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towel warmer or fin tube

steve novak
steve novak Member Posts: 33
I am putting in a second bath in my home in the basement. It will be a full bath approximatly 7'x 12'. I was going to install fin tube but I think a towel warmer would be nice instead. I do not know that mutch about the towel warmers do they make a unit large enough to heat that space and if so does anyone have any segestions on manufactures to use. Also this bath will be on its own zone so would it be better to zone it with a valve or a pump. The bathroom is only about five feet from the boiler.


  • Mike T., Swampeast MO
    Mike T., Swampeast MO Member Posts: 6,928

    Towel warmers are made to heat towels--not spaces. Once loaded with towels they don't put out much heat and mfgrs. will say NOT to consider them as even contributing to the space heating load.

    Runtal (and possibly others) MIGHT though make some form of device that is intended to do both--I'm thinking of the essentially floor-to-ceiling type of things I've seen.

    With all sincerity--if you want a towel warmer and you don't ALREADY have a CONSTANT source of quite hot water do yourself a favor--get an oil-filled electric model!
  • Justin Gavin
    Justin Gavin Member Posts: 129
    Bathroom Heat

    I agree with Mike. I think you would be hard pressed to get much heat past the towels that is effective you might have to heat the towel warmer up to the point of burning your skin when you try to take your towel off.

    How big is the bathroom in question? If you are retrofitting you may consider warming the tiles with your boiler, or with elecric radiant and supplement with an electric fan heater that is connected to your exhaust fan and/or a heat lamp (the kind most hotels use). If it were myh home I would start from the floors up.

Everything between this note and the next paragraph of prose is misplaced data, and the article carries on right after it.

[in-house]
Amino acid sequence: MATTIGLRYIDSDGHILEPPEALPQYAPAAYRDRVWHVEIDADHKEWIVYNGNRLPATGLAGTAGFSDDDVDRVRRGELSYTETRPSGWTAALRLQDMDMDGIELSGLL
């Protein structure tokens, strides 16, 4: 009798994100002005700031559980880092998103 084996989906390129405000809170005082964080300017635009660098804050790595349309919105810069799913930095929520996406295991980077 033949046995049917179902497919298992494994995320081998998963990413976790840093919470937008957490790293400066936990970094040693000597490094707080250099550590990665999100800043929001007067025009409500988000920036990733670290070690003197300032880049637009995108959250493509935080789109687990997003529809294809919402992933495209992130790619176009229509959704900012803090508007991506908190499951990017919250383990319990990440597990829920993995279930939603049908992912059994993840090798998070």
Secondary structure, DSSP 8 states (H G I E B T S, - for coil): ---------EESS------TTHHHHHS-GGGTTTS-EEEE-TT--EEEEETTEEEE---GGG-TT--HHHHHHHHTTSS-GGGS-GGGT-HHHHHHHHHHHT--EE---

Good Luck,

  • Kritz_3
    Kritz_3 Member Posts: 85
    towel warmer

    I understand that a towel warmer is not designed to heat a space but aren't BTUs, BTUs? If you have a T-stat running a circ. wouldn't it do the job? If the heat loss for the bathroom was 1000 BTUs and the T.W. supplied 1000 BTUs@ 180` would it satisfy the space?

  • todd s
    todd s Member Posts: 212
    warm towels

    I wouldn't suggest doing this, the danger of someone touching this is too great. I've always liked the idea of running some fin tube behind the bathtub and using it as a radiator.
  • Joe_13
    Joe_13 Member Posts: 201
    what about summer months?

    If you check out runtal or myson, they do have oversized towel warmer/radiators that would not be fully covered by towels. But what about outside of the heating season? Then you're likely to overheat the room, and probably dive up your AC bill. At least the electric units have timers to limit the heat cycle.
  • Kritz_3
    Kritz_3 Member Posts: 85

    Just turn down the T-stat. But haning the bathing suits or surf trunks to dry on it would be nice too.

  • S Davis
    S Davis Member Posts: 491
    Towel Warmers

    I have done alot of jobs heating bathrooms with towel warmers and have not had any problems they work great, you just have to size them properly.
    Usually 50 BTU's per Sq. Foot around the pacific northwest.
    We use Runtal alot.

    S Davis
  • Mike T., Swampeast MO
    Mike T., Swampeast MO Member Posts: 6,928